16 research outputs found

    Shocks in agricultural productivity and CO2 emissions: new environmental challenges for China in the green economy

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    The primary motive behind this research is to see the role of China’s large agriculture sector in promoting or demoting CO2 emissions. Therefore, we applied linear and non-linear ARDL models by collecting data over the period 1971–2019 for China. The results of the linear model suggest that livestock production can help to reduce CO2 emissions both in the short and long run. In the non-linear model, the short-run estimates of livestock production are insignificant, however, in the long run, the positive shock in the livestock production helps to reduce the CO2 emissions and the negative shock is insignificant. On the other side, an increase in crop production deteriorates the environmental quality in the short run in both linear and non-linear models. In long run, the estimate of crop production in the linear model is insignificant and in the non-linear model, the estimated coefficients of both positive and negative shocks in crop production are negative implying that a positive shock reduces the CO2 emissions while the negative shock increases the CO2 emissions

    MICA: A fast short-read aligner that takes full advantage of Many Integrated Core Architecture (MIC)

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    Background: Short-read aligners have recently gained a lot of speed by exploiting the massive parallelism of GPU. An uprising alterative to GPU is Intel MIC; supercomputers like Tianhe-2, currently top of TOP500, is built with 48,000 MIC boards to offer ~55 PFLOPS. The CPU-like architecture of MIC allows CPU-based software to be parallelized easily; however, the performance is often inferior to GPU counterparts as an MIC card contains only ~60 cores (while a GPU card typically has over a thousand cores). Results: To better utilize MIC-enabled computers for NGS data analysis, we developed a new short-read aligner MICA that is optimized in view of MIC's limitation and the extra parallelism inside each MIC core. By utilizing the 512-bit vector units in the MIC and implementing a new seeding strategy, experiments on aligning 150 bp paired-end reads show that MICA using one MIC card is 4.9 times faster than BWA-MEM (using 6 cores of a top-end CPU), and slightly faster than SOAP3-dp (using a GPU). Furthermore, MICA's simplicity allows very efficient scale-up when multiple MIC cards are used in a node (3 cards give a 14.1-fold speedup over BWA-MEM). Summary: MICA can be readily used by MIC-enabled supercomputers for production purpose. We have tested MICA on Tianhe-2 with 90 WGS samples (17.47 Tera-bases), which can be aligned in an hour using 400 nodes. MICA has impressive performance even though MIC is only in its initial stage of development. Availability and implementation: MICA's source code is freely available at http://sourceforge.net/projects/mica-aligner under GPL v3. Supplementary information: Supplementary information is available as "Additional File 1". Datasets are available at www.bio8.cs.hku.hk/dataset/mica.published_or_final_versio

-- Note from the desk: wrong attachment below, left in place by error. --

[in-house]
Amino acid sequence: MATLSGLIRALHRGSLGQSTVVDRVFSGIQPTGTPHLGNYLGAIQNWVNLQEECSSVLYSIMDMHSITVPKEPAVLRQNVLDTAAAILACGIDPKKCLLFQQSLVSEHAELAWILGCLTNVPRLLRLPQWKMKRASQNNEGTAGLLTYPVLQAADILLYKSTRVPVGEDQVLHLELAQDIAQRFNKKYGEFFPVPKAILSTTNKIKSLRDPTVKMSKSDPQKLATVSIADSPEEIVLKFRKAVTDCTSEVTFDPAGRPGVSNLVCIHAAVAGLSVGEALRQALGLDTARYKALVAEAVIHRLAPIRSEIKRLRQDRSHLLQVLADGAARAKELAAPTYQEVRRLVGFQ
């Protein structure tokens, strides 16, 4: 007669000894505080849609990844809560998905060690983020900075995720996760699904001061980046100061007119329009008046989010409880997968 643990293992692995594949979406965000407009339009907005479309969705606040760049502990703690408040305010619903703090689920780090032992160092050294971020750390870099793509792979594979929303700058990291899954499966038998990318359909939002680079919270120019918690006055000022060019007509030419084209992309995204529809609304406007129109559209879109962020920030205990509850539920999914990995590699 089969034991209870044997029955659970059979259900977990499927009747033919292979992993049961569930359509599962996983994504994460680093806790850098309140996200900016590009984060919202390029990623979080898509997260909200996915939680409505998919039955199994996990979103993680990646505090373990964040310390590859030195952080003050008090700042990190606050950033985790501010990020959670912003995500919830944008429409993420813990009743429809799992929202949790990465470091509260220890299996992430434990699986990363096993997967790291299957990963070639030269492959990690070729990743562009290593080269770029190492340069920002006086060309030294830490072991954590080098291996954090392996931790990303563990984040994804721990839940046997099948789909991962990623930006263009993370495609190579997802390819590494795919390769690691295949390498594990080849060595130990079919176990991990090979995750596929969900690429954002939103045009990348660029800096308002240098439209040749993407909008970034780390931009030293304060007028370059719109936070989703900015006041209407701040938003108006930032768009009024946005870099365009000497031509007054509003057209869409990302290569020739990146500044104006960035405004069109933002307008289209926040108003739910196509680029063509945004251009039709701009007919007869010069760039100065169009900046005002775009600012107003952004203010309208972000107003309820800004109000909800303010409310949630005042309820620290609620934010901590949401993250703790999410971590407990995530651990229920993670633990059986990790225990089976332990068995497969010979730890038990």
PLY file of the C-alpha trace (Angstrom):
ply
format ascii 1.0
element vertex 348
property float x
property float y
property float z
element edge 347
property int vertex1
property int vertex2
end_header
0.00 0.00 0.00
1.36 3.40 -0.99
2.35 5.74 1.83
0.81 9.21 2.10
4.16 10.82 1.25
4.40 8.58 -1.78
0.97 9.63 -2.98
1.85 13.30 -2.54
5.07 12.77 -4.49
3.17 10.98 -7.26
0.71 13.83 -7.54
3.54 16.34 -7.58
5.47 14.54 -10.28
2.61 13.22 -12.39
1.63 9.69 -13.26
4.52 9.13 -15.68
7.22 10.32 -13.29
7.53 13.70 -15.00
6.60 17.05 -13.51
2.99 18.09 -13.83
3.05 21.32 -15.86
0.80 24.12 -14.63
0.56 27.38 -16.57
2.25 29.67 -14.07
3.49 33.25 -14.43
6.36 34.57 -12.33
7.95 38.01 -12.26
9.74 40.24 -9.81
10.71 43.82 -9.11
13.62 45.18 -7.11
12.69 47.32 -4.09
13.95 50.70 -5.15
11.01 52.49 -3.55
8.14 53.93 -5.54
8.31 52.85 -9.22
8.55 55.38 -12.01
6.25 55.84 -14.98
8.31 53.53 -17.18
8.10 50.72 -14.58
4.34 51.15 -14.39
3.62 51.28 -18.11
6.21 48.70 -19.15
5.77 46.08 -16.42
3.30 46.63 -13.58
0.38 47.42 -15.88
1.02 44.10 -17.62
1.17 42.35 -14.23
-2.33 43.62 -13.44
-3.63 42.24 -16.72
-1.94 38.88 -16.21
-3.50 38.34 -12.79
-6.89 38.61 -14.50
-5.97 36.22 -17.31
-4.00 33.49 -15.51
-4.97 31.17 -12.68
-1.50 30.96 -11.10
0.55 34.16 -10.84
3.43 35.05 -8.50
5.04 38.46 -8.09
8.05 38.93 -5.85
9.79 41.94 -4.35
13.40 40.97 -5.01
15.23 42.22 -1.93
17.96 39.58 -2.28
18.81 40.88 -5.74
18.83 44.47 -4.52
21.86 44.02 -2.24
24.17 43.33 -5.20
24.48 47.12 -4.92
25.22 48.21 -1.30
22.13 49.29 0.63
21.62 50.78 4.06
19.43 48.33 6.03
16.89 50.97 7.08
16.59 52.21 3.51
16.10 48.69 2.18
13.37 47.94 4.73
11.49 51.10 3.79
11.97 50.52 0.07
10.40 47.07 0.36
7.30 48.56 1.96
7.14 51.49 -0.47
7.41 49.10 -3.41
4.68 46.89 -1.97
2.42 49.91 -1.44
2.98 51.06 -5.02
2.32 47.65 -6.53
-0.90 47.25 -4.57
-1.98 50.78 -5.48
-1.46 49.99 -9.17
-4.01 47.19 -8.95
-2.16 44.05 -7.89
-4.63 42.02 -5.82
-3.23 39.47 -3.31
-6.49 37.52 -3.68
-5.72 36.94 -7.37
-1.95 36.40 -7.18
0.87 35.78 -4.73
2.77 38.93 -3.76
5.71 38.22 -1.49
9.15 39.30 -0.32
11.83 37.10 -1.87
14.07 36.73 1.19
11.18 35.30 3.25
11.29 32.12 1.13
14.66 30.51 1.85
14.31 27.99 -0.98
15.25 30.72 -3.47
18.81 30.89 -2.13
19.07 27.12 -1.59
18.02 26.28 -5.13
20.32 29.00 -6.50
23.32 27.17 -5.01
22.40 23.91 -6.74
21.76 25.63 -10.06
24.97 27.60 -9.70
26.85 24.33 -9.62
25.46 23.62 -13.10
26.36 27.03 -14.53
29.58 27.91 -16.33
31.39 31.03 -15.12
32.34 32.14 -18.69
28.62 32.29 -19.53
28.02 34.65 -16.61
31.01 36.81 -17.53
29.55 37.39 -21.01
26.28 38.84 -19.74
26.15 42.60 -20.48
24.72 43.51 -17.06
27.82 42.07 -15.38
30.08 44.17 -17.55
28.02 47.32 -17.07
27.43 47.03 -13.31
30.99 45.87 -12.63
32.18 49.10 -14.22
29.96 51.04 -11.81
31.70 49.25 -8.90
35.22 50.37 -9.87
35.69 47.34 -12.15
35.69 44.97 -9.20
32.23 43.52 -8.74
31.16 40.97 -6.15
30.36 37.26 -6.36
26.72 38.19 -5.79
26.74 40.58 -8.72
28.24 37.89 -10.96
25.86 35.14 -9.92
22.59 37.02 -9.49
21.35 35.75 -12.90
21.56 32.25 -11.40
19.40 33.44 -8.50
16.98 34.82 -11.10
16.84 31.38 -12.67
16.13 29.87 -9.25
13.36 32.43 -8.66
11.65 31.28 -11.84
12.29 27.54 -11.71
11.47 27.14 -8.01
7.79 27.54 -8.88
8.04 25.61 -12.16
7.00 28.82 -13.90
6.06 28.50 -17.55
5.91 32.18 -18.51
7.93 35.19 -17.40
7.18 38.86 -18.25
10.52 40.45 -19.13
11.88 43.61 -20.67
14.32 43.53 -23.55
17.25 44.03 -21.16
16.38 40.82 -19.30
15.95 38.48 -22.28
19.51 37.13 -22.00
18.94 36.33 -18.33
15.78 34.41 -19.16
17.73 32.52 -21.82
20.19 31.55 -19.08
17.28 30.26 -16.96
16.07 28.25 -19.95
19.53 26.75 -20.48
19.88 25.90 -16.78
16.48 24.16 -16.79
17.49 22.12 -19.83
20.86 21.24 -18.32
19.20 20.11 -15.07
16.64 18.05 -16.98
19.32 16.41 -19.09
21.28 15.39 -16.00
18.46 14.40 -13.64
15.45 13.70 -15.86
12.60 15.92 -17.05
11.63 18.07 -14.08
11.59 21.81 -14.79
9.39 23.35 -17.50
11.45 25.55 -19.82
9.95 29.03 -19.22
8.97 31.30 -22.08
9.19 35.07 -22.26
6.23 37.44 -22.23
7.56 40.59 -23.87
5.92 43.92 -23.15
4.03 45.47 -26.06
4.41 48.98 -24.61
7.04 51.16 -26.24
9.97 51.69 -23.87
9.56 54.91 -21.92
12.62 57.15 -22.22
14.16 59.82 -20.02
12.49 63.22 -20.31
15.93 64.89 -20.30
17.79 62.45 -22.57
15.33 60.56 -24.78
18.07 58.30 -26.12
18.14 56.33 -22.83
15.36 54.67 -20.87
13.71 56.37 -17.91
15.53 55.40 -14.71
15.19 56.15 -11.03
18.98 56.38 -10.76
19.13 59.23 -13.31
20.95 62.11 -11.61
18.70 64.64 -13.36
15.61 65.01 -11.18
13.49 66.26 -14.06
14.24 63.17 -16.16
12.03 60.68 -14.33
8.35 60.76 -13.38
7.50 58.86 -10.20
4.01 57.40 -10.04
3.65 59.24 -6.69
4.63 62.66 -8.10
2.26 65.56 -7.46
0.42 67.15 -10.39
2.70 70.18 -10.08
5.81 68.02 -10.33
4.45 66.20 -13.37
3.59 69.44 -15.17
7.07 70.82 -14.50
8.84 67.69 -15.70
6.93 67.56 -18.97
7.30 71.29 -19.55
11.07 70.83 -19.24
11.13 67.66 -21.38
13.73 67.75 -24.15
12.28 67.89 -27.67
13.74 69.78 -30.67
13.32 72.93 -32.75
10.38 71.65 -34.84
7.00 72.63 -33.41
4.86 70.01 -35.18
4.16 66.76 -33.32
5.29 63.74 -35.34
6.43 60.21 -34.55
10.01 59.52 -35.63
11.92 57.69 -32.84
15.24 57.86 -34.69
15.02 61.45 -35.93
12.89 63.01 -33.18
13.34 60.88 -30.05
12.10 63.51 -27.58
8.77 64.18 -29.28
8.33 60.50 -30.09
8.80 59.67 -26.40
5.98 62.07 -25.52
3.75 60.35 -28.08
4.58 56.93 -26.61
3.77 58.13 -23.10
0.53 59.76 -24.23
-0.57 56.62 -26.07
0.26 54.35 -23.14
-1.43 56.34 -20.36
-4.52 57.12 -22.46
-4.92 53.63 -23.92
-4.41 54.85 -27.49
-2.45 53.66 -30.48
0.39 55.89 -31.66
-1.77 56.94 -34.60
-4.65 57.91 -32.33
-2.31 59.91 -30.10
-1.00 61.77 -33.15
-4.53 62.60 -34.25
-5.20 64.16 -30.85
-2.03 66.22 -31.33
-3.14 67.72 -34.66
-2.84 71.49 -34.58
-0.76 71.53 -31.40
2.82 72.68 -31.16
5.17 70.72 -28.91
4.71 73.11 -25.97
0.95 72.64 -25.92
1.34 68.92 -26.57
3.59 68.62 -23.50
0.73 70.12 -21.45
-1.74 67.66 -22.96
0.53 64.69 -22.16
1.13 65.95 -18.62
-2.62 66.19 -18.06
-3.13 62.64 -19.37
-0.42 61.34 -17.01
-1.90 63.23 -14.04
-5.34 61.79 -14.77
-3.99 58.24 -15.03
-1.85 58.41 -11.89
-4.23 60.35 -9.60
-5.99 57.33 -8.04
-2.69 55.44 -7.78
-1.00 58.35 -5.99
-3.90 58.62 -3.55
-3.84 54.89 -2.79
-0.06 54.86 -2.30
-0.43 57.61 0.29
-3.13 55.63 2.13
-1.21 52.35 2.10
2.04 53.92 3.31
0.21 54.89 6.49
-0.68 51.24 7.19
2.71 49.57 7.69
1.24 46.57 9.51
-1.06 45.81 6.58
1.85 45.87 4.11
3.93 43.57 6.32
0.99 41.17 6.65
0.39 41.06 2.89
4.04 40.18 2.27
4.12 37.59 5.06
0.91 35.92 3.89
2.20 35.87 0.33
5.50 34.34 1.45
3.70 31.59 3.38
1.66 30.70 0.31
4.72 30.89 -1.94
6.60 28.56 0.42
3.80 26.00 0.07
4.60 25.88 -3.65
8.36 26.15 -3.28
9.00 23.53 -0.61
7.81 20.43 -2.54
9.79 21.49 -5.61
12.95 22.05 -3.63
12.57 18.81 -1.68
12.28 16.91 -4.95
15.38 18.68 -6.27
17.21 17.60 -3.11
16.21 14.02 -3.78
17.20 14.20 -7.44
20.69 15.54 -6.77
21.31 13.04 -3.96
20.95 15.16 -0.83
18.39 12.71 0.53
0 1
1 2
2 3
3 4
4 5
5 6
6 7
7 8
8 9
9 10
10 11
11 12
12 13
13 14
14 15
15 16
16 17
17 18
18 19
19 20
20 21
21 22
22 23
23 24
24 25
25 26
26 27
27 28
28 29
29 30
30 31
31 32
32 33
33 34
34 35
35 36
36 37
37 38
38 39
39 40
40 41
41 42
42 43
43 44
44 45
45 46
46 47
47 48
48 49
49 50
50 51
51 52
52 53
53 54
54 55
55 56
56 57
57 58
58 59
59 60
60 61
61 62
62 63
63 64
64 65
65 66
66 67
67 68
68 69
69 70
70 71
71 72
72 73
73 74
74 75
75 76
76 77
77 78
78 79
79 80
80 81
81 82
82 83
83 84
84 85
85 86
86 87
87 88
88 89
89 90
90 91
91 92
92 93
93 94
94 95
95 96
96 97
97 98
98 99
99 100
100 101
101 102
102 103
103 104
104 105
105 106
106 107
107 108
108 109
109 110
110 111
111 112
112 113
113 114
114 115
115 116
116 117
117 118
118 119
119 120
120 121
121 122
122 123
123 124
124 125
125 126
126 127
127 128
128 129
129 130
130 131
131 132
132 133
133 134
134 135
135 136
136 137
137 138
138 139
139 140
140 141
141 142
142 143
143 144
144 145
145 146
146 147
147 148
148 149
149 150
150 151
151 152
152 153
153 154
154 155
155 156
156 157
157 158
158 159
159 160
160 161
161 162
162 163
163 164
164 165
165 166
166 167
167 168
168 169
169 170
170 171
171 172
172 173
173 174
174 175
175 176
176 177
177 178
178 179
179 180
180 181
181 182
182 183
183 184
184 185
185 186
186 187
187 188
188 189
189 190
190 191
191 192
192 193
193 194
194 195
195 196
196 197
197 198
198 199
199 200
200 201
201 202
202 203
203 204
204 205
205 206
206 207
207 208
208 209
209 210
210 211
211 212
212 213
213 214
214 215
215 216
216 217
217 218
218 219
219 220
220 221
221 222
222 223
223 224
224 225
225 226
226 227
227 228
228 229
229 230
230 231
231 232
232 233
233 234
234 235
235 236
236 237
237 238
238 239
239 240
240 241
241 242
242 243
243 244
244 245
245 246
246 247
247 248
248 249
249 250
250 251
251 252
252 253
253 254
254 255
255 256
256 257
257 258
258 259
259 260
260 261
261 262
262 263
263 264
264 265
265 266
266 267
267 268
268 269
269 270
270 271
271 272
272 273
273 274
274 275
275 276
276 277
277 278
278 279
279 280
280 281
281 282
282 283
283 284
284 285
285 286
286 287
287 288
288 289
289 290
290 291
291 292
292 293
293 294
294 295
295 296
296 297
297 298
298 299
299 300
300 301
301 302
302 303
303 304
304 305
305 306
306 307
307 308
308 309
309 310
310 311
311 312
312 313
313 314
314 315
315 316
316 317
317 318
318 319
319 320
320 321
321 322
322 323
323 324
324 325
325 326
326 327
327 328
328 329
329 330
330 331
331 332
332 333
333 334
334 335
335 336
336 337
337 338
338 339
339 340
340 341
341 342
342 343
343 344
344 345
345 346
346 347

Vertical heterogeneity of hydrocarbon-degrading bacteria in a core sediment sample from the Central Indian Ridge

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    Hydrocarbons are ubiquitous in marine environments and might fuel hydrocarbon-metabolizing microbes in the ocean. Numerous studies have documented microbial hydrocarbon degradation in water columns and deep-sea surface sediment. However, the degradation potential and biogeochemical cycling of hydrocarbons in subsurface sediments remain largely unknown. In this study, we used two different hydrocarbons, n-hexadecane (HEX) and methylcyclohexane (MCH), to investigate the distribution and diversity of hydrocarbon-consuming bacteria in a core sediment sample from the Central Indian Ridge (CIR), which is adjacent to mid-ridge hydrothermal vents in the Indian Ocean. We observed different vertical profiles of HEX- and MCH-degrading bacteria in the core sediments. Specifically, HEX-degrading bacteria were universally distributed, while MCH-degrading bacteria were found only in the intermediate layers of the core sediments. Changing factors including dissolved oxygen might affect the natural distribution of different hydrocarbon consumers. We found that a novel species of the genus C1-B045 might play a pivotal role in metabolizing MCH in the CIR deep biosphere. Through amino acid identity comparison with published sequences, we determined that C1-B045 harbors two novel classes of cyclohexanone monooxygenases involved in MCH metabolism. This study sheds light on the structure and function of hydrocarbon-consuming microbes in deep biospheres